pedophiles—a result of cultural and logistical disconnects when it comes to the sensitive subject, according to Hemenway. Hemenway said mandatory reporting laws deter even nonoffenders from revealing their problem. (Doctors and those in other roles are legally required to report if they feel a child could be in danger.) And, patients fear insurance knowing their diagnosis, so they tend to pay out of pocket. Hemenway also thinks society’s use of terms like “predator” repel medical professionals and others from working with those types of patients. “Often these people are afraid of their own shadow. They have a label on them and they are scared to death,” Hemenway said, echoing the sentiments of Elizabeth Letourneau, Director of the Moore Center for the Prevention of Child Sexual Abuse at Johns
Hopkins University, who is working on a preventative program for pedophiles. Even in prison, resources for pedophiles are few and far between. Inmate-led support groups, which vary across prisons, are risky to attend, as they put a target on attendees’ backs. This has effects after release. Ridge House, a facility that operates several locations in Reno and provides a variety of treatment services (and will take Tier 1 offenders on a case-by-case basis), does not accept Tier 3 sex offenders because learned isolation and peer rejection would not be conducive to their group support system. “Sex offenders don’t fare well in prison yards and often live their lives in isolation,” said Dani Tillman, Ridge House’s executive director. “That tends to follow through when they get out. … If I put someone out of that tier into one of our units, it would be high-risk [for re-offense].” In the struggle for funding, few centers want to risk dragging down their recovery success rate, but changing policy can be a chicken-or-the-egg scenario. “As a profession, we don’t know how to prevent it because we are not learning about it purposely,” Hemenway said. “There’s no political hay to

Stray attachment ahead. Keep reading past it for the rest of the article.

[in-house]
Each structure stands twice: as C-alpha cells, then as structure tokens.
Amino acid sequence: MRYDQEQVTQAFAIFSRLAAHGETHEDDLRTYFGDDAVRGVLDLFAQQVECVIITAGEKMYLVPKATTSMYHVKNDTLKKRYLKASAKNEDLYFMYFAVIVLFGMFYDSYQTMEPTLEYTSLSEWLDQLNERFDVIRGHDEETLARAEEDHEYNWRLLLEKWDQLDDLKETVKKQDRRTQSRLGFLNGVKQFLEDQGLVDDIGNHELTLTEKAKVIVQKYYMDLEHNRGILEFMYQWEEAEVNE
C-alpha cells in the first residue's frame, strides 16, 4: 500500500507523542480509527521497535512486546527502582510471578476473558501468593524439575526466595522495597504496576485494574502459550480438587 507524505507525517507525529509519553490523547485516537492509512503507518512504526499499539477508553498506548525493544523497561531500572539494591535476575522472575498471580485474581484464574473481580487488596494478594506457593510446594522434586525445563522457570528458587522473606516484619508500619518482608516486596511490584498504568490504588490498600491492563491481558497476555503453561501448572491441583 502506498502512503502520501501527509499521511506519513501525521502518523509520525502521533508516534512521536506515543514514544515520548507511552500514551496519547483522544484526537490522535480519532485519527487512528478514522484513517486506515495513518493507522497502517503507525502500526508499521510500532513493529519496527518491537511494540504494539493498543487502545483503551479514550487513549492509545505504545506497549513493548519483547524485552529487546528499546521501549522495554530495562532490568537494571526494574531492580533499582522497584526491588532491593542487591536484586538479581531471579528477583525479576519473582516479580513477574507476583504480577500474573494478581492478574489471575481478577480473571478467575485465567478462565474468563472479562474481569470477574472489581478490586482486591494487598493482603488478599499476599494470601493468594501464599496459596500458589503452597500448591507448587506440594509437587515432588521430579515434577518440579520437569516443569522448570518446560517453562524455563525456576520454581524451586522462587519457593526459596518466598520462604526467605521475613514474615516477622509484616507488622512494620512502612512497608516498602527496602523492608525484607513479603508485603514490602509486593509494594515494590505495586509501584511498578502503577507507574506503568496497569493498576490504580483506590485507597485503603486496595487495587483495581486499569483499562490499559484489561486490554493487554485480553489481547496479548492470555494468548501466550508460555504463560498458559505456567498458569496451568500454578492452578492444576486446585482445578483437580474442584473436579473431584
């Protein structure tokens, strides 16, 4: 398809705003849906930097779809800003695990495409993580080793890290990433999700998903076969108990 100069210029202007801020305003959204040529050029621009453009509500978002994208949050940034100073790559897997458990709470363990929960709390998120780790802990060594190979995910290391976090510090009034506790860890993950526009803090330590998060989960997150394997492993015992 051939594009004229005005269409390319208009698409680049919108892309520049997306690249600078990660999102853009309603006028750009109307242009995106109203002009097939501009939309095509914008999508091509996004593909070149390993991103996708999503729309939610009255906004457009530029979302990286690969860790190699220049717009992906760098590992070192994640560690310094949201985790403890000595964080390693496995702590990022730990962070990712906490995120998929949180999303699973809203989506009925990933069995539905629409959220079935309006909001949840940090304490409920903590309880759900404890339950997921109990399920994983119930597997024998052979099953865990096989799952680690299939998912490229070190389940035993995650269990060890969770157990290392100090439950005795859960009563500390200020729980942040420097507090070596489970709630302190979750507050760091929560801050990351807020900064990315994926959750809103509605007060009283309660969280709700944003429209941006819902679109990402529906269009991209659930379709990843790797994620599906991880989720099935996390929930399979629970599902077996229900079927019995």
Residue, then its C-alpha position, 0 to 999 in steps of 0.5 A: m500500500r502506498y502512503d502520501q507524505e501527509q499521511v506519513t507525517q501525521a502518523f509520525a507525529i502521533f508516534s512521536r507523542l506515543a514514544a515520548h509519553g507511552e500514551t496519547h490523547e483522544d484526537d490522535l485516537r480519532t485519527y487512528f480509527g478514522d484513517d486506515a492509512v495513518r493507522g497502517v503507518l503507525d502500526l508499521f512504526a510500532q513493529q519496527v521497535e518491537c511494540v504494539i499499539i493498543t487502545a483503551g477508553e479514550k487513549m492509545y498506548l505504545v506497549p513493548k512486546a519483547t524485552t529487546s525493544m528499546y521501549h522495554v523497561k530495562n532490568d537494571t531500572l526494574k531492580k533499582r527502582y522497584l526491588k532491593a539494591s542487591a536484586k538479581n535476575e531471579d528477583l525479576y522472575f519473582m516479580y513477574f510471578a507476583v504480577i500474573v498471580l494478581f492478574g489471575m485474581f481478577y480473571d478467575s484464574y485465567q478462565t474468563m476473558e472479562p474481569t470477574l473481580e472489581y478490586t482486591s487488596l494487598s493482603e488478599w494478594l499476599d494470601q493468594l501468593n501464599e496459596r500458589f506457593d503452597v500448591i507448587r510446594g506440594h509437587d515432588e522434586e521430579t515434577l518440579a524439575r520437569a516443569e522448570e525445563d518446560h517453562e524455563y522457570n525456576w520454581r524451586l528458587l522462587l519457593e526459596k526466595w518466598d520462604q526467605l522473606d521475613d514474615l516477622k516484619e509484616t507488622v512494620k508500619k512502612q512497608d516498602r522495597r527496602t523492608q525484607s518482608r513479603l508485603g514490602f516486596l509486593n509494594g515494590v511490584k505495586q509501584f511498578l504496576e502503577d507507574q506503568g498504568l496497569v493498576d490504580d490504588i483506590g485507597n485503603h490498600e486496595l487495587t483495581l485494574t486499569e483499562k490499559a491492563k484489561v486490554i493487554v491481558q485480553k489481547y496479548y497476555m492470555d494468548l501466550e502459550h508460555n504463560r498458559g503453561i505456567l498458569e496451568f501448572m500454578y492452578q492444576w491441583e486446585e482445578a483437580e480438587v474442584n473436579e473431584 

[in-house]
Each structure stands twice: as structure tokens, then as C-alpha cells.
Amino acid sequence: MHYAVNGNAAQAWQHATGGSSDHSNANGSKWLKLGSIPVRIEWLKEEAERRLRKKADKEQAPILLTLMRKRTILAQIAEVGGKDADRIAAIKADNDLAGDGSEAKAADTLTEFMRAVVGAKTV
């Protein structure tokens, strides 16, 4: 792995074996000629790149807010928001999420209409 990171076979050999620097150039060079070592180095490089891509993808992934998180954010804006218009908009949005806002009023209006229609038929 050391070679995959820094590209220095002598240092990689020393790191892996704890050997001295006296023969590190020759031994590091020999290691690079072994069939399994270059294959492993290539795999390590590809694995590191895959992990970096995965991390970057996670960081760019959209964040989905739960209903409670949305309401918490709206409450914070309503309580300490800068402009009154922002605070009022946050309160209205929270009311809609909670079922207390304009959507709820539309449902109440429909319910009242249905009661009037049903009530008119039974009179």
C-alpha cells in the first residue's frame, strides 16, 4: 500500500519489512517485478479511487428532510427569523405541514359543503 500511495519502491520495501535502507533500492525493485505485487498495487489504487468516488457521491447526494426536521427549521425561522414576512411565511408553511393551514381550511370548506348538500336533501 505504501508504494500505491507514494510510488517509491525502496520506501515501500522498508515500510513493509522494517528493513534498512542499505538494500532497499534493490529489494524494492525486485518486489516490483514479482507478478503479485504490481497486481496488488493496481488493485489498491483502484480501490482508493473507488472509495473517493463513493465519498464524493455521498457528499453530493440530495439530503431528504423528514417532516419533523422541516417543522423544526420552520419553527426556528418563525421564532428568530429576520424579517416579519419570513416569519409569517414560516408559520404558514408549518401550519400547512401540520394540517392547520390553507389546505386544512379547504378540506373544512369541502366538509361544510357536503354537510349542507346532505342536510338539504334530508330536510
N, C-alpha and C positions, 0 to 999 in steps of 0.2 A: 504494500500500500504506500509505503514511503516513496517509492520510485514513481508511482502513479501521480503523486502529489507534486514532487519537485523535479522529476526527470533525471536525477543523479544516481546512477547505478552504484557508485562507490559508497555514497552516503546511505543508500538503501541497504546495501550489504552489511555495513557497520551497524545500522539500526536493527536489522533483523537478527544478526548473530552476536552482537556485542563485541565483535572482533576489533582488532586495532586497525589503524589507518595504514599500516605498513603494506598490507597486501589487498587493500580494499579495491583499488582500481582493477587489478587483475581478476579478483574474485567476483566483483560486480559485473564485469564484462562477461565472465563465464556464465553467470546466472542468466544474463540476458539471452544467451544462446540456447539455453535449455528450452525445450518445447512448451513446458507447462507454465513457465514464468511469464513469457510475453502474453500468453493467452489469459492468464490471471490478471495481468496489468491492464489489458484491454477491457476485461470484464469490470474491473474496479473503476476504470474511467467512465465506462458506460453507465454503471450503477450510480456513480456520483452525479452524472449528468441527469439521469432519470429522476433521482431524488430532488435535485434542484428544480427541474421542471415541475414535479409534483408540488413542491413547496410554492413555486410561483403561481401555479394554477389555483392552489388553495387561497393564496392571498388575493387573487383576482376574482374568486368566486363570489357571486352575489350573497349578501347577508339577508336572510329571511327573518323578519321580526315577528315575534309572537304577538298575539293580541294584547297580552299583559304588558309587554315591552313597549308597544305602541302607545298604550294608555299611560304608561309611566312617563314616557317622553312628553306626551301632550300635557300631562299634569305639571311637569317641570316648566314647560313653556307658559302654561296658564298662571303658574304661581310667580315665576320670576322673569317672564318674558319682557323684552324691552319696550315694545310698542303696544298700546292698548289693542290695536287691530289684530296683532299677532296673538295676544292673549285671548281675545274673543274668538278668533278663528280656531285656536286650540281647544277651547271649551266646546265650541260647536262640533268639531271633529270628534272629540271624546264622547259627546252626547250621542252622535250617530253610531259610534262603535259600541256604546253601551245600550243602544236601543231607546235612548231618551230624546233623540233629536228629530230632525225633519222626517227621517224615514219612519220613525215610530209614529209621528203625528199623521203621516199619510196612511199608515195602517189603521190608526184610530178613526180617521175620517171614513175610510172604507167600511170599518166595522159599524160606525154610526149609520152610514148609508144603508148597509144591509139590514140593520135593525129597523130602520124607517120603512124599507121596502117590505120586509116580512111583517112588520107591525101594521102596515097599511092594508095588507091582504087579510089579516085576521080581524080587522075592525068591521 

◄ Offenderslistedontheonlineregistry havetheirmugshots,convictionsand placesofresidencepublishedaspartof thepublicrecord.